We don’t know the lived lives of others: family members who have been groped by uncles; women who have been assaulted by preachers, deacons, and Sunday school teachers in the name of Christian love; roving hands and lengthy embraces from men (and sometimes women) who are indifferent to what others want and find comfortable. Instead of assuming, ask. It really is that simple.

Bruce Gerencser, 66, lives in rural Northwest Ohio with his wife of 45 years. He and his wife have six grown children and thirteen grandchildren. Bruce pastored Evangelical churches for twenty-five years in Ohio, Texas, and Michigan. Bruce left the ministry in 2005, and in 2008 he left Christianity. Bruce is now a humanist and an atheist.

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Christians Say the Darnedest Things: Real Christian Men Have Beards

bullshit meter

The connection between manhood and unmown cheeks today has flowed down through church history, like oil running down the beard of Aaron (Psalm 133:2).

Augustine, commenting on Psalm 133, writes, “The beard signifies the courageous; the beard distinguishes the grown men, the earnest, the active, the vigorous. So that when we describe such, we say, he is a bearded man” (Augustine’s Commentary on Psalms, John, and 1 John). Or take Charles Spurgeon, who told his students that “growing a beard is a habit most natural, scriptural, manly and beneficial” (Lectures to My Students, 99). Or take ministers during the Reformation who grew manhood’s symbol to defy the celibate, clean-shaven faces of the Catholic priesthood.

Or overhear our day questioned by C.S. Lewis in The Screwtape Letters as the senior demon writes his nephew, “Thus we have now for many centuries triumphed over nature to the extent of making certain secondary characteristics of the male (such as the beard) disagreeable to nearly all the females — and there is more in that than you might suppose” (118).

So, what of the beardless?

Rome’s men were clean-shaven in biblical times (as were the Egyptians). When these beardless came to the bearded Christ, they did not need to grow one to enter the kingdom of God. They, like we, are saved by grace alone through faith alone in Christ alone — apart from any strands of good works, lest the hairier among us boast. Of course, on the face of it, beards hold no salvific design, nor are they commanded. Even the shaved can be saved. Nor do beards make us men. Some boys living in basements, addicted to video games and porn, grow beards. But here we walk a fine line. Does this then relegate the beard, that ancient landmark, to a matter of obsolete decoration, of mere preference?

I know more than a few godly men who testify that though they try, the fig tree does not blossom, nor is fruit found on the vine. Little islands of hair sprout, but the lands never form the continent. They are more Jacob than Esau — whose mother glued “the skins of the young goats on his hands and on the smooth part of his neck” (Genesis 27:16) to pass as his hairy brother (and the older did come to serve the younger, Genesis 25:23; 27:15, 42). Chin wigs, my brother, are no solution.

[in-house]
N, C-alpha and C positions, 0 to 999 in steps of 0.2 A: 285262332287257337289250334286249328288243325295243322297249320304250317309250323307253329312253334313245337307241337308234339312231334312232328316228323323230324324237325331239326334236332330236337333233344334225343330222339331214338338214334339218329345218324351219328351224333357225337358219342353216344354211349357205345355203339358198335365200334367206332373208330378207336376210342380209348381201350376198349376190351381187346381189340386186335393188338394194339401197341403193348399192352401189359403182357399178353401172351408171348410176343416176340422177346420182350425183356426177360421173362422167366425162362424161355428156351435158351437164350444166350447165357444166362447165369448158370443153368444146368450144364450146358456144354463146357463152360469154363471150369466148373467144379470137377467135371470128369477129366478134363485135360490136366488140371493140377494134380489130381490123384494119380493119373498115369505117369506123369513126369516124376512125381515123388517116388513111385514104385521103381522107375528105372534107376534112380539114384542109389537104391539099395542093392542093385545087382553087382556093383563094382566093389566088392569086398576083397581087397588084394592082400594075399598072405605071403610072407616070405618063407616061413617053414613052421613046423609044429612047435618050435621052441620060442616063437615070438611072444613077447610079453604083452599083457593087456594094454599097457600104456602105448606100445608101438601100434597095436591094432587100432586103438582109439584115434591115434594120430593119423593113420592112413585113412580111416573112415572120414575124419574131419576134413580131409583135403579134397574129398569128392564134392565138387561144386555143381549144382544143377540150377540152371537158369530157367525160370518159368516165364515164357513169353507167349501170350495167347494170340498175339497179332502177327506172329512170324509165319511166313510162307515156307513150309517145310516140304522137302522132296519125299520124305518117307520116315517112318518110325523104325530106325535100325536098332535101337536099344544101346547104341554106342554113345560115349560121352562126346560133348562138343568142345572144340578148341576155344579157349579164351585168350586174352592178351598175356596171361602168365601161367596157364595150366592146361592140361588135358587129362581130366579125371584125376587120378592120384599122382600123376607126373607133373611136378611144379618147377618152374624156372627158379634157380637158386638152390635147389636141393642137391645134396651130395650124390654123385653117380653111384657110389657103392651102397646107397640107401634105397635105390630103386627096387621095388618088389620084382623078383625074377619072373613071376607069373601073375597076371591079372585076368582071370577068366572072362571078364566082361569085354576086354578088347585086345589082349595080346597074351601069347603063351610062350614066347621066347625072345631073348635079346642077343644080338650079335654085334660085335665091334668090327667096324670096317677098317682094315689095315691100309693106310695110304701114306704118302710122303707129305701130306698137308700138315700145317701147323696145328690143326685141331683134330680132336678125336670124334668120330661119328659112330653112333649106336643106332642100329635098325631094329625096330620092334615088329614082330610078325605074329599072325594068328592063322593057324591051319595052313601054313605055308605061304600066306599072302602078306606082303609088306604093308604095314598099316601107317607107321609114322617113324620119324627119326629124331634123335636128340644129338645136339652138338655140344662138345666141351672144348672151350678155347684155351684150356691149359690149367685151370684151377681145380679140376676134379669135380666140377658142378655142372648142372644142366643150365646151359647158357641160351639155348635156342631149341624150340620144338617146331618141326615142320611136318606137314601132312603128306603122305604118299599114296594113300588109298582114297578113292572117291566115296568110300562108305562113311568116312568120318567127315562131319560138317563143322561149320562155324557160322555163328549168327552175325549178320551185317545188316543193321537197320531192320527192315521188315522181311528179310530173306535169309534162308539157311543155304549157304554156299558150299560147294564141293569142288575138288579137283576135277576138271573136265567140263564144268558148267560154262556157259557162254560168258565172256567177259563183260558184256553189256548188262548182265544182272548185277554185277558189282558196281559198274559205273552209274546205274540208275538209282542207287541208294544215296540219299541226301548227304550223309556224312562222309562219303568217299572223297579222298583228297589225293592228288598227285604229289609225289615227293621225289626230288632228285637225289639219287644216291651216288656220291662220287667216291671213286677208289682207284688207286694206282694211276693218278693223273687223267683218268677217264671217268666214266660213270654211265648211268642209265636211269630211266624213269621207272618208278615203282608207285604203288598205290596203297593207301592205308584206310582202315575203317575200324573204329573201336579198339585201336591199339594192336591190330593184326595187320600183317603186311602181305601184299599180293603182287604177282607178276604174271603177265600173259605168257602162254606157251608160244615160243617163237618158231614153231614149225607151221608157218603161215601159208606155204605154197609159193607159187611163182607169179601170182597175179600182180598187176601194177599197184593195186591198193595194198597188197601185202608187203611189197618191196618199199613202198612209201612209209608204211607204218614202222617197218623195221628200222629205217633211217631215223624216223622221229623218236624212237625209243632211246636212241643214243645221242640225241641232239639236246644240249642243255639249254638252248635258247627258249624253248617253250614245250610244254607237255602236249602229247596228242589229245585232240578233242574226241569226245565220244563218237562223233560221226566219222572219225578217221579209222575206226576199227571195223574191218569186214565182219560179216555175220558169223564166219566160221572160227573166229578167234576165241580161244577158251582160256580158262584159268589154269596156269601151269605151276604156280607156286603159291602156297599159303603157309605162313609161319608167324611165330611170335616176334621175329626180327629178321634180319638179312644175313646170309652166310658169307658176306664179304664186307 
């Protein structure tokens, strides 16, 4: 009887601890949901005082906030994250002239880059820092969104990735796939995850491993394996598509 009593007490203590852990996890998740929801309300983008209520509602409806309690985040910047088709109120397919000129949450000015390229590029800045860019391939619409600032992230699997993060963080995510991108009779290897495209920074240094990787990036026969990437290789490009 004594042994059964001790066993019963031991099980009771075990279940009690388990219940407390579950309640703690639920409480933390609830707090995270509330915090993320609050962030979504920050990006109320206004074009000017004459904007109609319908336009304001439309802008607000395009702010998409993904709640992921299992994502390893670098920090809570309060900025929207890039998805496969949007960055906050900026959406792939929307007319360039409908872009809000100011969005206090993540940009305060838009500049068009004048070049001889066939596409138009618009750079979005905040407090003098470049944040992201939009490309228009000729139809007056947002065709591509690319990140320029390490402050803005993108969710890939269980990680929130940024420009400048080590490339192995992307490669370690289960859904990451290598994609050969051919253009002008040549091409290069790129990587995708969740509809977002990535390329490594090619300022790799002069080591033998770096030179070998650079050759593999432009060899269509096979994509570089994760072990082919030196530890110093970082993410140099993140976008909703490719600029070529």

The solution is to be the man God made you to be. Many today, if not most, will not have beards and are not the lesser for it. This article, with all its bearded banter, has nothing negative to say to you. We agree with Shakespeare that “he that hath a beard is more than a youth,” but not when he continues, “and he that hath no beard is less than a man” (Much Ado about Nothing, 2.1). For if you walk according to your God-given and God-matured masculinity, you are a bearded man, whether you have hair on your face or not. To understand that statement, consider the wonder of why God made beards.

Why did God make men with the capacity to grow beards? Why grow beards at all, or why not give them to children and women, like some speculate of the dwarves of Middle-earth?

Is it not because God delights in the distinctions he made? The day and the night, the land and the water, the heavens and the earth, the man and the woman — “Good.” For centuries, he hid the chromosomal signatures in every cell in our bodies, where only he could delight in them, but he did not leave himself without a witness, even to the unscientific. He shaded the man’s face with his pencil from the very beginning. What ecstasy of Adam observing the beautiful and smooth face of Eve — like me, yet not.

This appreciation is under assault in many places today. Figuratively speaking, our culture dislikes everything about beards. We paste false beards on women and shave the beards of men, catechizing the children that there isn’t any difference. Hair is just hair. With enough hormones, anyone can grow them. Claiming to be wise, we have become fools, exchanging the glory of God for images — and now we barter away our own.

That makes literal beards, in my opinion, worth having. Beards protest against a world gone mad. In other words, beards beard. They testify, in their own bristly way, that sex distinctions matter, that manhood will not be so easily shaven, shorn, or chopped by the Hanuns of this world. Its itchy and cheeky voice bears witness, “Male and female he created them” (Genesis 1:27).

Greg Morse, Desiring God, O Beard, Where Art Thou? August 22, 2022

Bruce Gerencser, 66, lives in rural Northwest Ohio with his wife of 45 years. He and his wife have six grown children and thirteen grandchildren. Bruce pastored Evangelical churches for twenty-five years in Ohio, Texas, and Michigan. Bruce left the ministry in 2005, and in 2008 he left Christianity. Bruce is now a humanist and an atheist.

Connect with me on social media:

Your comments are welcome and appreciated. All first-time comments are moderated. Please read the commenting rules before commenting.

You can email Bruce via the Contact Form.

Bruce Gerencser